In a separate report Business Insider writes: "Einhorn's plan does not actually create any new value for Apple or Apple shareholders. It's just financial engineering."
Apple responds to Greenlight
Apple issued a statement of its own in response to Greenlight's claims.
Apple went so far as to mention Greenlight in the statement, saying: "Apple's management team and Board of Directors have been in active discussions about returning additional cash to shareholders. As part of our review, we will thoroughly evaluate Greenlight Capital's current proposal to issue some form of preferred stock. We welcome Greenlight's views and the views of all of our shareholders."
Crucially, Apple claims: "Contrary to Greenlight's statements, adoption of Proposal #2 would not prevent the issuance of preferred stock."
The company explains that the proposal would only prohibit the issuance of such stock without a vote by shareholders.
Following the statement from Apple, the stock soared. Jumping from about $455 to $470 in just 20 minutes. This was the highest point for AAPL since the company reported its first quarter earnings on 23 January.
Apple shareholders will be free to vote with their feet on 27 February.
What could go wrong?
Business Insider is cautious. They write that: "If the market is behaving even remotely rationally, the market should therefore respond by knocking the value of Apple's common stock down by about $50 billion.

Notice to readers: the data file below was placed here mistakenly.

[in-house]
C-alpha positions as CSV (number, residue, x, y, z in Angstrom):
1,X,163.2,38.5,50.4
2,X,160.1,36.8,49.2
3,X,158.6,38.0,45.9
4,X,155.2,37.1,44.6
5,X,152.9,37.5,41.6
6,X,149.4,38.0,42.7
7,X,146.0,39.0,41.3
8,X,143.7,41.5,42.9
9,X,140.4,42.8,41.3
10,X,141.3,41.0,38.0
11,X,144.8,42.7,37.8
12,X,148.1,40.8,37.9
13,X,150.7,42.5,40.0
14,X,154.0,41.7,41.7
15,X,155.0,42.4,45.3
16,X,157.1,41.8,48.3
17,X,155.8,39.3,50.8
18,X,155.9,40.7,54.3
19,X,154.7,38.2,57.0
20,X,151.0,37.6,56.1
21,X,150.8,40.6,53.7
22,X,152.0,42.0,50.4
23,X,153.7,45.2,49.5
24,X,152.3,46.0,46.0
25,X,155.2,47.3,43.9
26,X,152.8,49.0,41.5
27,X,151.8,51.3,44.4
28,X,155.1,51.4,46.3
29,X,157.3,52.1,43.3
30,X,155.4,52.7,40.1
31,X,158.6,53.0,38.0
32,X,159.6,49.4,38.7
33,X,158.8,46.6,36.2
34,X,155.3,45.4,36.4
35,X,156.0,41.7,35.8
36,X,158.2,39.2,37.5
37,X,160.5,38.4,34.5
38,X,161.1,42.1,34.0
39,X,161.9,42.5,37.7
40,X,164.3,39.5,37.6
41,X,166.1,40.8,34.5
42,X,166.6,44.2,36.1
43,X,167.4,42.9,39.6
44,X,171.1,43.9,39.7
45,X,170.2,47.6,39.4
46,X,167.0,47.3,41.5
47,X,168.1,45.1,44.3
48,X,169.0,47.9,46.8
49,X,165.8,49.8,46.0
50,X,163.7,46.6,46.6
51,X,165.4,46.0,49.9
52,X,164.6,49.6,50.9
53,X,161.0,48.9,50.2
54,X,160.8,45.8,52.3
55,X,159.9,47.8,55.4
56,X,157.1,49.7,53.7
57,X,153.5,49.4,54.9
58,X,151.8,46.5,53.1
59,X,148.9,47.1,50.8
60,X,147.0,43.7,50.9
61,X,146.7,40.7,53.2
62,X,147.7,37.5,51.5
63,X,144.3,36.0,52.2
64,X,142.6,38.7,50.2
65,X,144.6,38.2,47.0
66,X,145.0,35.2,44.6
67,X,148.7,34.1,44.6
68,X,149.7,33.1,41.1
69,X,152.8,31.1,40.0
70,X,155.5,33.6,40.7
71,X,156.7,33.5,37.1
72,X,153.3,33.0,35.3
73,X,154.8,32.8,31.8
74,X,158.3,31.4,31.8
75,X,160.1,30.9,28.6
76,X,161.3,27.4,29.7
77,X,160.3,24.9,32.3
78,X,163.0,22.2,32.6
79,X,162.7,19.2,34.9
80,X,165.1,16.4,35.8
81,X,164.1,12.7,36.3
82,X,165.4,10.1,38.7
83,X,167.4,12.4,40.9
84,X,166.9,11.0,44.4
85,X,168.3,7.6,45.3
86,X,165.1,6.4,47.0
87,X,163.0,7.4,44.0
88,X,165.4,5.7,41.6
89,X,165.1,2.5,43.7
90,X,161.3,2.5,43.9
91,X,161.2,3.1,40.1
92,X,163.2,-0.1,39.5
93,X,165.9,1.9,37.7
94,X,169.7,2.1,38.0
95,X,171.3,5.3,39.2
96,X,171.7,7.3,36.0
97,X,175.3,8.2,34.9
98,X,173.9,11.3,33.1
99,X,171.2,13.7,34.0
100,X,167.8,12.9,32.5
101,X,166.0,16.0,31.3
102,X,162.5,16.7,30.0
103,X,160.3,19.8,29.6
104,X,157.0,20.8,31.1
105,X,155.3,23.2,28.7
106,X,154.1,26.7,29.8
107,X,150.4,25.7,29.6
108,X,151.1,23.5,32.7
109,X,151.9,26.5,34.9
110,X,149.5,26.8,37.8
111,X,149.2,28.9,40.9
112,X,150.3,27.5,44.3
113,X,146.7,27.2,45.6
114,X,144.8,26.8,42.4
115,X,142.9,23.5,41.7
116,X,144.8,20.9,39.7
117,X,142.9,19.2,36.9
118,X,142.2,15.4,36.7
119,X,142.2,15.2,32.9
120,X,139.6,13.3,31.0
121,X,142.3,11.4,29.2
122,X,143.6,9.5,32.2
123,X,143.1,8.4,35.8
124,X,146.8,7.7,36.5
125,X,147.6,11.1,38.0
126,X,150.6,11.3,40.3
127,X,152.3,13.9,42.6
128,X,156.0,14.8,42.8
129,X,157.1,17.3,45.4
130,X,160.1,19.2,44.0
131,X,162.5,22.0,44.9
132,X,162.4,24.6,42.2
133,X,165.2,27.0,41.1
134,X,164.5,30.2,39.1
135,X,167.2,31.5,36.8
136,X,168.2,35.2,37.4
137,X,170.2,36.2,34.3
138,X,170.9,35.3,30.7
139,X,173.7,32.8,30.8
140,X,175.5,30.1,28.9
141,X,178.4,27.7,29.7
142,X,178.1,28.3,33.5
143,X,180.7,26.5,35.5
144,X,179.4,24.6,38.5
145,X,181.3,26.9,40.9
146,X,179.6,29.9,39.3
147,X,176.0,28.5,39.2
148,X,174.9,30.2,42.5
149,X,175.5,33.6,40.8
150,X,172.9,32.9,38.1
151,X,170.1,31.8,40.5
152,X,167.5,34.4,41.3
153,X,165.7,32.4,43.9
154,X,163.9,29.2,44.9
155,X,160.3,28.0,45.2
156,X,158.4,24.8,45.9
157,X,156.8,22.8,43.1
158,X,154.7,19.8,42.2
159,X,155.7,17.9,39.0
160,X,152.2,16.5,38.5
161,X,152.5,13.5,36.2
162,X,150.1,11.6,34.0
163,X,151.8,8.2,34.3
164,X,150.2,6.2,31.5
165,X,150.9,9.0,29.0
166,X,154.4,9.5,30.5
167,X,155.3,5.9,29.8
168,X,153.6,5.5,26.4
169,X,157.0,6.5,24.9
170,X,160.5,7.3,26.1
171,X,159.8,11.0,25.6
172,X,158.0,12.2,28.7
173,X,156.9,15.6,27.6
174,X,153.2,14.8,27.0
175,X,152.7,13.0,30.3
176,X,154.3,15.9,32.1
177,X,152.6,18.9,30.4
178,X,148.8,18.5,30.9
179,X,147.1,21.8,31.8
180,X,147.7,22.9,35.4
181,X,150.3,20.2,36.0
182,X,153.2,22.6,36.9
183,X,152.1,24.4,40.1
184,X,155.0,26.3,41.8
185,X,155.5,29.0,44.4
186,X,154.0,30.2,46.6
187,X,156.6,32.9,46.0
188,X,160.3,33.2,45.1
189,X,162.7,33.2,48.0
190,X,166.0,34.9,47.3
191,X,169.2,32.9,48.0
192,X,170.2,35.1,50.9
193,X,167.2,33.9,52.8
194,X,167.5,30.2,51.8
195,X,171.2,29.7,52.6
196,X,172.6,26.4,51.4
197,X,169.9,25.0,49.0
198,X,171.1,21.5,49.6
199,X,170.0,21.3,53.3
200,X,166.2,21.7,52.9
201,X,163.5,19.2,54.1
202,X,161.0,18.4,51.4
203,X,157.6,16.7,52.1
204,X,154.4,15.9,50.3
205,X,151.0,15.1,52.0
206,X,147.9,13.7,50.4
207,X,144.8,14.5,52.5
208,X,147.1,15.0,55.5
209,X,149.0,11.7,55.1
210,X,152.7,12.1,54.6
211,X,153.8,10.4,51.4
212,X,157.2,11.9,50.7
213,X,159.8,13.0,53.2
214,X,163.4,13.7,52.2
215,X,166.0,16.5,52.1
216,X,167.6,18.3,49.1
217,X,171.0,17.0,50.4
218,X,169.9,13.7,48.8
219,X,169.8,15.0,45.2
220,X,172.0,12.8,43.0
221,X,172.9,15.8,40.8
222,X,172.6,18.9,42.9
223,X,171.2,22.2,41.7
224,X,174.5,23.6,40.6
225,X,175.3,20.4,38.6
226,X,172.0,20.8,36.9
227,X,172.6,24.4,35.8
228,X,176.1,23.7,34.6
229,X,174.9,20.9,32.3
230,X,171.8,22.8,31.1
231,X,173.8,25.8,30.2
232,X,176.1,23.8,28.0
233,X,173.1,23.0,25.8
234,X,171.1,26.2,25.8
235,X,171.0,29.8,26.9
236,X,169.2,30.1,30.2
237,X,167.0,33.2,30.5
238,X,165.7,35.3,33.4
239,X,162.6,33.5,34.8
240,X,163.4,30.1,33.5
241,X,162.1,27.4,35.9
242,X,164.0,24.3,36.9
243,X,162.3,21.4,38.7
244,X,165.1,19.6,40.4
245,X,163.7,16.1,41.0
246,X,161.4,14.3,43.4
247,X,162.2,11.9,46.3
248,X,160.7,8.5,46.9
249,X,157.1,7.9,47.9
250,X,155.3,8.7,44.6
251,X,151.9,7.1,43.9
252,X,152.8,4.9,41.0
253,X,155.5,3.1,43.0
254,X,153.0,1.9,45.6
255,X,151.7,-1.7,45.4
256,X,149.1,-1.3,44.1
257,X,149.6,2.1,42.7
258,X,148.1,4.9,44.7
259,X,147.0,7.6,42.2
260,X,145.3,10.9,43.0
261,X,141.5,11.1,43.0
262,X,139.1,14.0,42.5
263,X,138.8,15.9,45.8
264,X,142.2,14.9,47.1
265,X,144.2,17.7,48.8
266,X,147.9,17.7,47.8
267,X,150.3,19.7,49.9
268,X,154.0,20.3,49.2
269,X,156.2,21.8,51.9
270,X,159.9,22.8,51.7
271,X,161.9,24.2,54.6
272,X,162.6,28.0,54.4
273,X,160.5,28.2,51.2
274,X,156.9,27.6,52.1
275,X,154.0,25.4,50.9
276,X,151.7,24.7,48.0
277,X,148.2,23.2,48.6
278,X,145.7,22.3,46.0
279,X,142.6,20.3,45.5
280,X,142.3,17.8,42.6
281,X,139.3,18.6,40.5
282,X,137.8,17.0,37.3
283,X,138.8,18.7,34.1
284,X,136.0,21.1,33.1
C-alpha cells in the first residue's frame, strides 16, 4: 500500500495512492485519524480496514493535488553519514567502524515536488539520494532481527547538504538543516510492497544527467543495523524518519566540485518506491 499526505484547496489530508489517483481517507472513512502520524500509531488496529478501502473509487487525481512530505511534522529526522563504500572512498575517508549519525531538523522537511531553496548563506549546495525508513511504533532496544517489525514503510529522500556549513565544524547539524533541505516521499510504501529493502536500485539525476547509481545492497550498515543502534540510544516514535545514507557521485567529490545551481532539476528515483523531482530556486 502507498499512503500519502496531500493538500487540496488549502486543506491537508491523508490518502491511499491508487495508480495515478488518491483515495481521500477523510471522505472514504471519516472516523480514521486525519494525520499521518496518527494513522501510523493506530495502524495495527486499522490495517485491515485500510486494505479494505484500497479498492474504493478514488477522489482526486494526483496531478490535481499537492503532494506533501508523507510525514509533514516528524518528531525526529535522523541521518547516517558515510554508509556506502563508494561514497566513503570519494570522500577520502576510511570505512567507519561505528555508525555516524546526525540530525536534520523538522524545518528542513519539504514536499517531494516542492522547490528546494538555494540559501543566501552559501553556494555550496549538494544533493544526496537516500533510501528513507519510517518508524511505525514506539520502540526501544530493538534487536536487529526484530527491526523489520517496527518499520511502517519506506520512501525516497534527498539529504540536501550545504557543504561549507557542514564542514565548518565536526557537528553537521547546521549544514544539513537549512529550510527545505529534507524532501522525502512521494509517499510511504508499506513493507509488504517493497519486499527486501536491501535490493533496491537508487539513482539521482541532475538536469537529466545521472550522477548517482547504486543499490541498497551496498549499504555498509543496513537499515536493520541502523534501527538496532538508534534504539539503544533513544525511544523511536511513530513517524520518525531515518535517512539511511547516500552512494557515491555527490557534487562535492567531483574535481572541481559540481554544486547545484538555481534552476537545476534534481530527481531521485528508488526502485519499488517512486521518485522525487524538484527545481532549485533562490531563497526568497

In other words, if Apple issued $50 billion of this new class of preferred stock tonight, the price of Apple's common stock should open tomorrow at about $400 a share."
Their reasoning is that "No matter how good a financial engineer you are, you can't just wave your magic wand and make something out of nothing.
The report suggests that by issuing preferred stock Apple would "befuddle mom and pop investors who won't take the time to understand that they now have a claim to less of Apple's assets than they did before".
Instead of issuing new preferred stock, Apple should just significantly increase its regular dividend, says Business Insider.
Business Insider thinks this is a better idea because it "doesn't actually require them to use any of the cash right away. They would be able to maintain their cash chest and all of the strategic ideas and at the same time shareholders would be rewarded with something that gives them credit for Apple's phenomenal balance sheet and franchise value."
Apple's statement in full
We find ourselves in the fortunate position of continuing to generate large amounts of cash, including $23 billion in cash flow from operations in the last quarter alone.
Apple's management team and Board of Directors have been in active discussions about returning additional cash to shareholders. As part of our review, we will thoroughly evaluate Greenlight Capital's current proposal to issue some form of preferred stock. We welcome Greenlight's views and the views of all of our shareholders.
As a part of our efforts to further enhance corporate governance and serve our shareholders' best interests, Proposal #2 in our proxy includes some recommended changes to our articles of incorporation. These changes were recommended independently of Greenlight's proposal and would not preclude Apple from adopting their concept. Contrary to Greenlight's statements, adoption of Proposal #2 would not prevent the issuance of preferred stock. Currently, Apple's articles of incorporation provide for the issuance of "blank check" preferred stock by the Board of Directors without shareholder approval. If Proposal #2 is adopted, our shareholders would have the right to approve the issuance of preferred stock. As such, Proposal #2 has the support of many of our shareholders.
We remain committed to having an ongoing dialogue with our shareholders to get perspectives around return of capital and driving shareholder value.